Due to the onset of sudden stress, COVID-19 has greatly impacted the incidence of depression and anxiety. However, challenges still exist in identifying high-risk groups for depression and anxiety during COVID-19. Studies have identified how resilience and social support can be employed as effective predictors of depression and anxiety. This study aims to select the best combination of variables from measures of resilience, social support, and alexithymia for predicting depression and anxiety.
The eXtreme Gradient Boosting (XGBoost1) model was applied to a dataset including data on 29,841 participants that was collected during the COVID-19 pandemic. Discriminant analyses on groups of participants with depression (DE2), anxiety (AN3), comorbid depression and anxiety (DA4), and healthy controls (HC5), were performed. All variables were selected according to their importance for classification. Further, analyses were performed with selected features to determine the best variable combination.
The mean accuracies achieved by three classification tasks, DE vs HC, AN vs HC, and DA vs HC, were 0.78, 0.77, and 0.89. Further, the combination of 19 selected features almost exhibited the same performance as all 56 variables (accuracies = 0.75, 0.75, and 0.86).
Resilience, social support, and some demographic data can accurately distinguish DE, AN, and DA from HC. The results can be used to inform screening practices for depression and anxiety. Additionally, the model performance of a limited scale including only 19 features indicates that using a simplified scale is feasible.
Since its outbreak, COVID-19 rapidly became a pandemic (Wang et al., 2020a). Several factors including demographic characteristics (e.g., gender, occupation, education level, health status) and those related to COVID-19 (e.g., physical symptoms, contact history, worry level, and preventive measures) significantly impacted people's mental health, which, in some cases, further developed into psychiatric disorders (Banerjee and Rai, 2020; Minihan et al., 2020; Wang et al., 2020c; de Figueiredo et al., 2021), such as depression, anxiety, insomnia, and post-traumatic stress symptoms (Bao et al., 2020; Huang and Zhao, 2020; Luo et al., 2020; Shader, 2020; Li et al., 2022). Typically, diagnoses for depression and anxiety depend on the clinical evaluation of symptoms, as well as scales, such as the Patient Health Questionnaire-9 (PHQ-9) and Generalized Anxiety Disorder-7 (GAD-7). However, medical resource shortages during the COVID-19 pandemic made it increasingly challenging to identify these psychiatric disorders and intervene (Emanuel et al., 2020). This necessitated the development of psychiatric screening tools with minimal demand on the already limited resources of clinical staff. Although the aforementioned measures are readily accessible, they only offer short-term evaluations based on patients' subjective experiences, which may only detect the recent abnormal (last two weeks) psychological fluctuations of such patients (Garabiles et al., 2020). Therefore, it is difficult for PHQ-9 and GAD-7 to effectively describe the risk of depression or anxiety. We hope to use some indicators that can describe the risk of depression or anxiety to predict depression and anxiety, so as to quantify the probability of depression and anxiety. In addition, because there are many risk factors related to depression and anxiety, it is difficult for participants to complete if all the factors are included. It may ultimately affect the prediction results. Thus, we hope to find some stable key variables to simplify the whole process without affecting the prediction effect.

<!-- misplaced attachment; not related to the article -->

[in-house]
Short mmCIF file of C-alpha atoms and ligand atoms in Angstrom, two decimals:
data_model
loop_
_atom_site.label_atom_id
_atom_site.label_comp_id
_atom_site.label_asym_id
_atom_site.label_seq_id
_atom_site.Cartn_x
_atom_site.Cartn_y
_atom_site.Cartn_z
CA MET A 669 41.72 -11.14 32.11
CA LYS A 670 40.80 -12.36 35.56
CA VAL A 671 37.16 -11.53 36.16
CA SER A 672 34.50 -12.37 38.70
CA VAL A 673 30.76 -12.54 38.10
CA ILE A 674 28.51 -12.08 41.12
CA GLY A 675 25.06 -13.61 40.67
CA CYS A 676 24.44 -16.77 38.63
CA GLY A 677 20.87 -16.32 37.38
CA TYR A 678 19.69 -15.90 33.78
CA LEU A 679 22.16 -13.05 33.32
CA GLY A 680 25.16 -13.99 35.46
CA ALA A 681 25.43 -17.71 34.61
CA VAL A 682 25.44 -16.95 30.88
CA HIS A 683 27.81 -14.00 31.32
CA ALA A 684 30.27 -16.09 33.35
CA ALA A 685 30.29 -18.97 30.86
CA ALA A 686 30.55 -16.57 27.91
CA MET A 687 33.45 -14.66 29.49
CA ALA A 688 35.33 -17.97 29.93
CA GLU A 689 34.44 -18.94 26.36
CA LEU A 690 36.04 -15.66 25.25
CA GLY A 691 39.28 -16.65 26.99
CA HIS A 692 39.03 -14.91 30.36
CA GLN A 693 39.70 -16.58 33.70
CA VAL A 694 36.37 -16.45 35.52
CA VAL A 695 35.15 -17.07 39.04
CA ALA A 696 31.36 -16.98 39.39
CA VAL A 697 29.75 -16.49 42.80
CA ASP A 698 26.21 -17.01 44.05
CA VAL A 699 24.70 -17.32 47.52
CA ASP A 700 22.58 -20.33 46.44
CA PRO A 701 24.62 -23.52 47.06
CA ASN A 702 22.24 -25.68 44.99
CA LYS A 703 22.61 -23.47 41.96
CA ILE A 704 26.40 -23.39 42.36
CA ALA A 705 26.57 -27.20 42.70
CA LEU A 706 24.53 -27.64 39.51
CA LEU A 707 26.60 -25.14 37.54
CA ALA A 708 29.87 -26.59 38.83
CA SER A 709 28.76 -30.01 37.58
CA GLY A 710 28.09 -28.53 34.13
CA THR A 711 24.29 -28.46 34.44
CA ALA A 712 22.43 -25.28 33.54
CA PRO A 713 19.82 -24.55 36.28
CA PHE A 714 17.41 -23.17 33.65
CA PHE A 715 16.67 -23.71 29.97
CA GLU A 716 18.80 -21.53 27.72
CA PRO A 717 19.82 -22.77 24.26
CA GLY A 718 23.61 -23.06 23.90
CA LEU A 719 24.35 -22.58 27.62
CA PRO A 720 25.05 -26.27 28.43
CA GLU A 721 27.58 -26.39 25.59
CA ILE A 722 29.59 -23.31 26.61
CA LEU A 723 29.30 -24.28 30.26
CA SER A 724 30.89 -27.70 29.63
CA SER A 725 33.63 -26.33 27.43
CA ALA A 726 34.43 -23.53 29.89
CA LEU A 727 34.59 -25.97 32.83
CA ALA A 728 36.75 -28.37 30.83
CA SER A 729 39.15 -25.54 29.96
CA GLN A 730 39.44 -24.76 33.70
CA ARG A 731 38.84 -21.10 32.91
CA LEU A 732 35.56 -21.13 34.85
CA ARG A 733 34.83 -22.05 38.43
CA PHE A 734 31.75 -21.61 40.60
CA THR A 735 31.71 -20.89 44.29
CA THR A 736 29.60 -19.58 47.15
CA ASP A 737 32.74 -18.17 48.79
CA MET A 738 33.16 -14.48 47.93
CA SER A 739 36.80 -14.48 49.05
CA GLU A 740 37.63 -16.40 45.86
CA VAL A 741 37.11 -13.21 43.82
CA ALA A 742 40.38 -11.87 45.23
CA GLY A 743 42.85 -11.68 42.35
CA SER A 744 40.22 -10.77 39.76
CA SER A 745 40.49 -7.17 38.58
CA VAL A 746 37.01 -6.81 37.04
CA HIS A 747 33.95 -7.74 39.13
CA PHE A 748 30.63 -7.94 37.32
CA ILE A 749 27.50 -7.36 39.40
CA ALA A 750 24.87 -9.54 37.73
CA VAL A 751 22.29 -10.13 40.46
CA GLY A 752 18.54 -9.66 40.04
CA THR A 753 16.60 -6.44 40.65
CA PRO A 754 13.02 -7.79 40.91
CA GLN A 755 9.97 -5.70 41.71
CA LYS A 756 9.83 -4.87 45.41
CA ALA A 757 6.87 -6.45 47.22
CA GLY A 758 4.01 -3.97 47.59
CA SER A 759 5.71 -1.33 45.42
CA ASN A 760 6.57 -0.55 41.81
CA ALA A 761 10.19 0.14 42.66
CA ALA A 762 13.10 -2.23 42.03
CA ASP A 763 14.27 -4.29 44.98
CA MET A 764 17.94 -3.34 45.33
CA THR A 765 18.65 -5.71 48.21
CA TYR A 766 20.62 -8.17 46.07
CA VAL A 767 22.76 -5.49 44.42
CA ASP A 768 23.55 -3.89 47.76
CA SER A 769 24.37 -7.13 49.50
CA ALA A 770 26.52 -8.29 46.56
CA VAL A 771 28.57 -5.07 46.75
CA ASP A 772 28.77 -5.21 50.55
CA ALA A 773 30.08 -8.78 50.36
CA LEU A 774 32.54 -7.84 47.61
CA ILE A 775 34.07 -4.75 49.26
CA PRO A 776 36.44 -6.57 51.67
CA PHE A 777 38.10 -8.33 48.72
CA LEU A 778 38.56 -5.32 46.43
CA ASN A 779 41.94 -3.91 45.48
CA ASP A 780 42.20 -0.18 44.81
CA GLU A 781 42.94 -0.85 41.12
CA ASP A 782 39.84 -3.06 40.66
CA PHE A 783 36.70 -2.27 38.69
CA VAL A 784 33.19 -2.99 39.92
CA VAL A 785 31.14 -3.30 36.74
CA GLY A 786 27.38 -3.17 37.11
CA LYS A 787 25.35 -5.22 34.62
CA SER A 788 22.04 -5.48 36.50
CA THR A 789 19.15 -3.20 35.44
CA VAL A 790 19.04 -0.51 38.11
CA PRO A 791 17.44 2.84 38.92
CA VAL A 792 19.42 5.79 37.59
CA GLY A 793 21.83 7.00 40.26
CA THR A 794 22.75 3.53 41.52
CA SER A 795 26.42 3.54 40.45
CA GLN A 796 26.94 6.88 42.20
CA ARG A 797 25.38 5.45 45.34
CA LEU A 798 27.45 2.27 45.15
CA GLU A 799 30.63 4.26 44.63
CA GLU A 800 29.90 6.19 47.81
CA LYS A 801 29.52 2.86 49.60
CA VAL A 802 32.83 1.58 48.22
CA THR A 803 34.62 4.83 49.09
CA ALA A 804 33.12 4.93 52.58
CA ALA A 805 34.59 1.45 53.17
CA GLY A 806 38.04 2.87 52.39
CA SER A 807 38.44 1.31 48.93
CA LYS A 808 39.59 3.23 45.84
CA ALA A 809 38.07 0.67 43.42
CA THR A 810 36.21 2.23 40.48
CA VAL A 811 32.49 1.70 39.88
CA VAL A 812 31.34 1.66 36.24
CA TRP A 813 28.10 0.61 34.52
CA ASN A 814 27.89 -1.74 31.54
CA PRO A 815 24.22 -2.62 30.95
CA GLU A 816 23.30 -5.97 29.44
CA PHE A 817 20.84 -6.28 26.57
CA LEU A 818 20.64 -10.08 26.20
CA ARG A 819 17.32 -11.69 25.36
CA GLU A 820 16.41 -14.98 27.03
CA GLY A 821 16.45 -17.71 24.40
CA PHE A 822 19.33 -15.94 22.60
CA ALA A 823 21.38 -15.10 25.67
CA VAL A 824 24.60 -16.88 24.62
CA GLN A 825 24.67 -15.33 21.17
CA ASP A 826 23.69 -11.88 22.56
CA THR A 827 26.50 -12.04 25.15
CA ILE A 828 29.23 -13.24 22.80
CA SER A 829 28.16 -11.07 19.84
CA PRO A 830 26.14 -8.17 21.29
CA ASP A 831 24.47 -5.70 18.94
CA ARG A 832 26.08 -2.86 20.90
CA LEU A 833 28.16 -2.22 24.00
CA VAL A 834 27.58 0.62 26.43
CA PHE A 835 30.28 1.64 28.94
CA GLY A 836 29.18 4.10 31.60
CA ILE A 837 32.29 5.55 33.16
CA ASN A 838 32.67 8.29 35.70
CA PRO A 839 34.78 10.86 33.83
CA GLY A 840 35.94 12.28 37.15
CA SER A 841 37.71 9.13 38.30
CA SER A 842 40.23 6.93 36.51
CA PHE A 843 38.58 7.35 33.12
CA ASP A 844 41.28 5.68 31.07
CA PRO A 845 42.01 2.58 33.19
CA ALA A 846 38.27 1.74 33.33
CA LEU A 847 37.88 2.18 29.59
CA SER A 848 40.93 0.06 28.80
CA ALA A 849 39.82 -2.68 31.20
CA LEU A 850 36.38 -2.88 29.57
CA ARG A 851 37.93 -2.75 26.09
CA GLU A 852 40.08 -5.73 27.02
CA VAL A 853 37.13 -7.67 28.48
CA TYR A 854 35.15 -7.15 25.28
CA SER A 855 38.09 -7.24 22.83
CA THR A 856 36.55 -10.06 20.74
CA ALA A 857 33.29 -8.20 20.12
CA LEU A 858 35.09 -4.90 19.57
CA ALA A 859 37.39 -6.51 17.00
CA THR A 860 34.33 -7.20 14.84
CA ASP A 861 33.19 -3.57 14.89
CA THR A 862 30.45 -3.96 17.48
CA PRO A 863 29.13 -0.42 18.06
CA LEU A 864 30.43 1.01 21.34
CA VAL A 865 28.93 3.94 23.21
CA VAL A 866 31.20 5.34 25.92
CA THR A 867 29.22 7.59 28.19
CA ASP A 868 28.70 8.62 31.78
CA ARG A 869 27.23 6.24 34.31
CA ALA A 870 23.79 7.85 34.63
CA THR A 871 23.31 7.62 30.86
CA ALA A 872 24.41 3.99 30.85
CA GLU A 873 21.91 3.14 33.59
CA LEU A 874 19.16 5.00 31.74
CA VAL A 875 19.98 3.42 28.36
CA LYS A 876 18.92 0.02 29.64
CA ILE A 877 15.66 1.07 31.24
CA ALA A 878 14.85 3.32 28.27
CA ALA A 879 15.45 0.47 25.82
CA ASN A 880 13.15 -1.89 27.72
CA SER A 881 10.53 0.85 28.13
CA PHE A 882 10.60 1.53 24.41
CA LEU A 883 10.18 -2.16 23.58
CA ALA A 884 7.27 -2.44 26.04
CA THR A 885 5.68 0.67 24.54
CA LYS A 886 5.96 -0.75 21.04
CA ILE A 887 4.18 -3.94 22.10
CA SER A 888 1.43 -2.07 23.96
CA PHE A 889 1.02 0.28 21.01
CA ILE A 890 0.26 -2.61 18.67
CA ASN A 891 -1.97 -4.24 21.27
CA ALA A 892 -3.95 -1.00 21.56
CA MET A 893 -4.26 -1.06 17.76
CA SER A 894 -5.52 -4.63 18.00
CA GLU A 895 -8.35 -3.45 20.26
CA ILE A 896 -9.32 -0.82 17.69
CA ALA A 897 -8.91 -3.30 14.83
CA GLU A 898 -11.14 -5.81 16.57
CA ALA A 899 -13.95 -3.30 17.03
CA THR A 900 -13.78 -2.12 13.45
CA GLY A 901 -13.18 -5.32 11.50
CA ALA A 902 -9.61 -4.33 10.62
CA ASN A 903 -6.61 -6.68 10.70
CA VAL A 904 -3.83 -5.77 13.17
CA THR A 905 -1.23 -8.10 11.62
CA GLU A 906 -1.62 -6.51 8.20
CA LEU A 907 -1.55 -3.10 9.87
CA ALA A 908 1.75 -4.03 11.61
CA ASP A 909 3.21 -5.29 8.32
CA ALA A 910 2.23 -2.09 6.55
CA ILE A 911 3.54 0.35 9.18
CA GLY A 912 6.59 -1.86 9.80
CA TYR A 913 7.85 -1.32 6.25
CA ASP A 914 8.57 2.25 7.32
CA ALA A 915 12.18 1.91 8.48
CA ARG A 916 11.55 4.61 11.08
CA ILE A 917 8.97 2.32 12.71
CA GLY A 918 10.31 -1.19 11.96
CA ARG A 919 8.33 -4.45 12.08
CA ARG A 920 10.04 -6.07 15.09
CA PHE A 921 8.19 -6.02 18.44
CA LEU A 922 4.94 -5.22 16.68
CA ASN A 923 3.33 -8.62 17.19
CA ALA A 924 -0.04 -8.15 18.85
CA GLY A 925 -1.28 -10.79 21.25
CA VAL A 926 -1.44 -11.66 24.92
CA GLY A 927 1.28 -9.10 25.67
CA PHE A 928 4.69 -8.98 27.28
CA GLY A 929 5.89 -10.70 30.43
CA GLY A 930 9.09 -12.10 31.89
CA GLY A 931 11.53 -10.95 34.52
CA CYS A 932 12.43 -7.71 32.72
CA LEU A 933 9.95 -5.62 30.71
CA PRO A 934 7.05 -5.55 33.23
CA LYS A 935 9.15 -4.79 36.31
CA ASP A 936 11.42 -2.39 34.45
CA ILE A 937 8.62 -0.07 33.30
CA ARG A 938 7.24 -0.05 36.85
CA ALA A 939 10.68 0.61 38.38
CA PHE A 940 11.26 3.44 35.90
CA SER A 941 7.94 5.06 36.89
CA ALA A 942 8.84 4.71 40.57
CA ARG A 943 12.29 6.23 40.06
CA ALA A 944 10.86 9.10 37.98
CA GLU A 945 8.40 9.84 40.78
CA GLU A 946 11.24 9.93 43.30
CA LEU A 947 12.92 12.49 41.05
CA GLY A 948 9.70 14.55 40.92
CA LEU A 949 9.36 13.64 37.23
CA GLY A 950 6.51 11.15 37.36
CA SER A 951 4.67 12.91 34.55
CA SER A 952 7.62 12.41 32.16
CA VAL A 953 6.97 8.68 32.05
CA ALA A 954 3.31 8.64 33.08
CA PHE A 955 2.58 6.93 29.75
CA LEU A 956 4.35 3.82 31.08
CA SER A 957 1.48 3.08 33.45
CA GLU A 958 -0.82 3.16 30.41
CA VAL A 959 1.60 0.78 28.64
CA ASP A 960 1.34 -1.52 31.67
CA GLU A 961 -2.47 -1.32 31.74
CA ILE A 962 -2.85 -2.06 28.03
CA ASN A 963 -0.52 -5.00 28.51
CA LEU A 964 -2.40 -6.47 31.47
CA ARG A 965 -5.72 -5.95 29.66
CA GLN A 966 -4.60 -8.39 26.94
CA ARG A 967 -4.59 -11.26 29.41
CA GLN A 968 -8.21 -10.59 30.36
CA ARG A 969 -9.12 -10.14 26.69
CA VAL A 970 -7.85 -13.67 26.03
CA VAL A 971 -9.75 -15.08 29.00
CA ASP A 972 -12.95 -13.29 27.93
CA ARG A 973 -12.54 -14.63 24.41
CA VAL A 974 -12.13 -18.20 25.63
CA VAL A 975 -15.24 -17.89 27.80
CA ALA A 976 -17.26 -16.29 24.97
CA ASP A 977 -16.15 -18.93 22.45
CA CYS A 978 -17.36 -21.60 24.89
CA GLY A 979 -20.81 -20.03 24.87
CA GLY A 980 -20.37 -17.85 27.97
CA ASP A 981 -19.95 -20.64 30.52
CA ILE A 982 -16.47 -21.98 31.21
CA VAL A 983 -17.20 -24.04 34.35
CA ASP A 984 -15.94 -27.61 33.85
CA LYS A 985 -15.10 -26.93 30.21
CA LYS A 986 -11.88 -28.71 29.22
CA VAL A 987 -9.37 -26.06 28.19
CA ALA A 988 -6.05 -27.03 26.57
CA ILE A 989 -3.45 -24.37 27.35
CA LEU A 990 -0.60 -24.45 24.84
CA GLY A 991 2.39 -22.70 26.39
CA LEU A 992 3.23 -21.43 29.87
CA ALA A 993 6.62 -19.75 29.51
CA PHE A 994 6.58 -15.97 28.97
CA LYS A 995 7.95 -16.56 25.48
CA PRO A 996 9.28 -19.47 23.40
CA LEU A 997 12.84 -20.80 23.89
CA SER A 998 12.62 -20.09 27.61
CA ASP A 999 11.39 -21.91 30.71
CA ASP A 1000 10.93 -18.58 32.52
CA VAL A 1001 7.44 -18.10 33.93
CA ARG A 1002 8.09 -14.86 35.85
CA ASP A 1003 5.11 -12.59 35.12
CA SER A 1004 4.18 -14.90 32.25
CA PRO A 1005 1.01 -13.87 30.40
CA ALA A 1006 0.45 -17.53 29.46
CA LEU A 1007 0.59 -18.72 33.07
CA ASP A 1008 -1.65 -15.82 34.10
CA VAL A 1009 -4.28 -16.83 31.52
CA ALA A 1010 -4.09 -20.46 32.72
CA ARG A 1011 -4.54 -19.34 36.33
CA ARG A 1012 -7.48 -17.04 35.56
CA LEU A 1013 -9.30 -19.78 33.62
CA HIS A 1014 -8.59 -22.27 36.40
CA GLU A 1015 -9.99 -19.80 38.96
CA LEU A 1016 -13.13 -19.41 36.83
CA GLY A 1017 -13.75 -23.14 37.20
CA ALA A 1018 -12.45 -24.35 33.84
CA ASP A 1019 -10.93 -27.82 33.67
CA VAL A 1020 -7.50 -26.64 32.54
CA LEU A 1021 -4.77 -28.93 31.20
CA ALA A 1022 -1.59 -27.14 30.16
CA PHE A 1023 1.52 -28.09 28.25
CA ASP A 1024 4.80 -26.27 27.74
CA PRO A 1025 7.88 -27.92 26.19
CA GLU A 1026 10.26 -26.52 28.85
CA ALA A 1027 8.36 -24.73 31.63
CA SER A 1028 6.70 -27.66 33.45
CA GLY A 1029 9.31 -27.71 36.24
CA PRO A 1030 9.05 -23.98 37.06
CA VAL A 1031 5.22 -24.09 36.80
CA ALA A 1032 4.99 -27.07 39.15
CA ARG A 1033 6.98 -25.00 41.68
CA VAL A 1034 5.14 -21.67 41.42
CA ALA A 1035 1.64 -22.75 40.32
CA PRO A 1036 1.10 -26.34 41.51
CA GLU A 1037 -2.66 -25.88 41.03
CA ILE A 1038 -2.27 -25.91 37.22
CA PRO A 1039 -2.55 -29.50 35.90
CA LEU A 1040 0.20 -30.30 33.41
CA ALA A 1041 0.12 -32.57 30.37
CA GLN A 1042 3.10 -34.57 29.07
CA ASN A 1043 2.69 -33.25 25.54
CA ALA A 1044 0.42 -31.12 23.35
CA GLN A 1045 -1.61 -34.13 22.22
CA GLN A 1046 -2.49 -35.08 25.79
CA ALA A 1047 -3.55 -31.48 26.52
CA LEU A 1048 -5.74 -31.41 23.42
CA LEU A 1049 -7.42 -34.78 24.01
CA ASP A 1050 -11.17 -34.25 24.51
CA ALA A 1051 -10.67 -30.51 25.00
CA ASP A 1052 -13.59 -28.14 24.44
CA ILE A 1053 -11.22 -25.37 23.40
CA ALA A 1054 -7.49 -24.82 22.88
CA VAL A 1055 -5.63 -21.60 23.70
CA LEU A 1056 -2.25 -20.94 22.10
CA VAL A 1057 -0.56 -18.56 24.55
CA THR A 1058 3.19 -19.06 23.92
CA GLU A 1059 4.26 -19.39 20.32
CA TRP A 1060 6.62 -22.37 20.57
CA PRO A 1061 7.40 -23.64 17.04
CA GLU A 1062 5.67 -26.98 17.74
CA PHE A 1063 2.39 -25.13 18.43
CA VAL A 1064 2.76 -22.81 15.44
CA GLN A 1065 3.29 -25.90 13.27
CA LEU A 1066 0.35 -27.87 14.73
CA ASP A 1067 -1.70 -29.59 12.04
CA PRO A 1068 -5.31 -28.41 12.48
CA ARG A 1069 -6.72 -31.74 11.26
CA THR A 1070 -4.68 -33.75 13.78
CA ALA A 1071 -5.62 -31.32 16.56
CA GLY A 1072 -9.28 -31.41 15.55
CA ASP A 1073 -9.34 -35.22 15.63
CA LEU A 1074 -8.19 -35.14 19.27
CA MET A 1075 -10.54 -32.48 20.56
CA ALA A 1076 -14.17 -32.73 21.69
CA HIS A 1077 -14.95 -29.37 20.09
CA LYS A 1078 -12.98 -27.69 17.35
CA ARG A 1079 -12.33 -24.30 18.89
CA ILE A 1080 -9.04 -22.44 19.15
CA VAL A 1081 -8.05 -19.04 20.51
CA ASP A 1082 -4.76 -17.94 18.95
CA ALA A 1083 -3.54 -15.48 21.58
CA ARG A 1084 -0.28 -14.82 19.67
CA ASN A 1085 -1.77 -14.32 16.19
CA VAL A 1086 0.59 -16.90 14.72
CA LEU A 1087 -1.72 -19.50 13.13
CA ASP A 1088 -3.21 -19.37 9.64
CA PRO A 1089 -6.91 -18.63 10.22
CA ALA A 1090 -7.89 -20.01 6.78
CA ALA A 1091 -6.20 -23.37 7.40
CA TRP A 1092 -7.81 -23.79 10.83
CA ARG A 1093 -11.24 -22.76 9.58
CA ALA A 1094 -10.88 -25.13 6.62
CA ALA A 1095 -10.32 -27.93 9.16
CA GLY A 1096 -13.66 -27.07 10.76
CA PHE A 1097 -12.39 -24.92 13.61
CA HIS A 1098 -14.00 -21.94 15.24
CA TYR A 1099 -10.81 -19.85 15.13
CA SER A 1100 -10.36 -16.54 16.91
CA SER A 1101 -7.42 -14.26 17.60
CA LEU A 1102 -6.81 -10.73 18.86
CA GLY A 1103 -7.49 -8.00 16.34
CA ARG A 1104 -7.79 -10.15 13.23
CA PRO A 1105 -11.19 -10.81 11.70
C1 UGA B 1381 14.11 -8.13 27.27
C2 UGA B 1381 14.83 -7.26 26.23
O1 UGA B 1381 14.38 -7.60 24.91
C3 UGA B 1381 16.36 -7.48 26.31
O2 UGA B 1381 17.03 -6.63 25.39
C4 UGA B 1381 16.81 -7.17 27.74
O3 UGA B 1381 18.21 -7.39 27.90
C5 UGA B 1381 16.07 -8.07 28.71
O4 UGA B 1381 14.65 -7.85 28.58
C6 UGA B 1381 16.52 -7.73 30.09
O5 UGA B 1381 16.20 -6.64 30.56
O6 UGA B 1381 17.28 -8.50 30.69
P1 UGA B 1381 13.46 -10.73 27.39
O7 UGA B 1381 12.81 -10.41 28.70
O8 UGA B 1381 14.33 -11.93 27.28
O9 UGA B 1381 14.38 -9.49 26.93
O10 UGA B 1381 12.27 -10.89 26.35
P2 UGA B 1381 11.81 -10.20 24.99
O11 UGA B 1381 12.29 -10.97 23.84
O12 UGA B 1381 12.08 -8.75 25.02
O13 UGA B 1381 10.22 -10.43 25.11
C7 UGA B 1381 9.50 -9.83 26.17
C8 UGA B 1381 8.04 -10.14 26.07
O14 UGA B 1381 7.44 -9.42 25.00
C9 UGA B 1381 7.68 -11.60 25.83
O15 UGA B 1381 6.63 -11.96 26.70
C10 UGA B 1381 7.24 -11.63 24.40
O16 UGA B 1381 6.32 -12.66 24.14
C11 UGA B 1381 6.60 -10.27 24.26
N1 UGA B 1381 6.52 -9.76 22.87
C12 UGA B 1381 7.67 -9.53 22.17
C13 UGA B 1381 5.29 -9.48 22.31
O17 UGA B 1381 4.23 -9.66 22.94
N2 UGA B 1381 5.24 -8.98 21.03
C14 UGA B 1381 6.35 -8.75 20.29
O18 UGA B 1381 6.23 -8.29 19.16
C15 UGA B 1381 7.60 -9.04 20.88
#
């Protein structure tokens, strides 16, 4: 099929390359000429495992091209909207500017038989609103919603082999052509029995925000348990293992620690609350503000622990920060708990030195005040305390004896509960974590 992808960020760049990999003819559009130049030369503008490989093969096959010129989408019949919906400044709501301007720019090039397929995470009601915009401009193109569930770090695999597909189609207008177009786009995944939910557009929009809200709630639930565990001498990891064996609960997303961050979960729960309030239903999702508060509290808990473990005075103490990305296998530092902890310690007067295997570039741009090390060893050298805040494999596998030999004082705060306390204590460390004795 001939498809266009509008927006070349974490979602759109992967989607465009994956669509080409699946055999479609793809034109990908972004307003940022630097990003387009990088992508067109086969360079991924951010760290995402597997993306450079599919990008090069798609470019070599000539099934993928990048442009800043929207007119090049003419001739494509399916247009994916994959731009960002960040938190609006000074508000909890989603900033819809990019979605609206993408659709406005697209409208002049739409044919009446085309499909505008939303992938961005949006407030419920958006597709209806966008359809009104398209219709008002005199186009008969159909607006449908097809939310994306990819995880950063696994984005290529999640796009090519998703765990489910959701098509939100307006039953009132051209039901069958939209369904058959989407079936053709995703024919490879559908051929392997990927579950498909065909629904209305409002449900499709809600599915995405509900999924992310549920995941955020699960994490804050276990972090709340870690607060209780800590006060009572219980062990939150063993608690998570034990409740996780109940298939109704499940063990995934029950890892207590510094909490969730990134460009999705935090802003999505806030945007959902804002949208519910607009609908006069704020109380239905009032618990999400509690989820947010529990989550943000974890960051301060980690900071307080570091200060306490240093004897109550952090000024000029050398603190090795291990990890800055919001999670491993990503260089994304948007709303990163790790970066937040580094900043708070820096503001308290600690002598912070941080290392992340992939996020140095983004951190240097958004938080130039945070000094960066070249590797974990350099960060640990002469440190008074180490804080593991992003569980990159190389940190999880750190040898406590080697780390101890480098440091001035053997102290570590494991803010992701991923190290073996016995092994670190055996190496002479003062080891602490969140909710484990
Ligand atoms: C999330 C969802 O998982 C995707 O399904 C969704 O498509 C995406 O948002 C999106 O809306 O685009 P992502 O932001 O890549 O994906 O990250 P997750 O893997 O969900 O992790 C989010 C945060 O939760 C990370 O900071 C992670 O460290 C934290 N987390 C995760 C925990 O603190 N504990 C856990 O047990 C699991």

3.1. Descriptive and data analysis of demographic characteristics, COVID-19 related factors, current health status, and psychological factors
The results of the descriptive analysis of the 29,841 participants (male: 10,592, female: 19,249) is presented in Table 1. The demographic data reveals that older, higher education level and divorced women are more likely to suffer from depression and anxiety (p<0.01). As for the factors related to the COVID-19 epidemic, having patients with infection (including family members, friends or colleagues) around them, having COVID-19 contact history or being infected are tend to depression and anxiety (p<0.01). In terms of general health status, the worse the general health status, the more prone to depression and anxiety (p<0.01). In psychological assessment, social support and resilience are protective factors of depression and anxiety (p<0.01). The higher the score of SSQ or CDRISC, the less likely to suffer from depression and anxiety. The results of the descriptive analysis showed all factors are related to depression and anxiety. However, it is hard to explain the impact of these variables on depression and anxiety, so it is necessary to further quantify the predictive effect of these variables on depression and anxiety with machine learning models.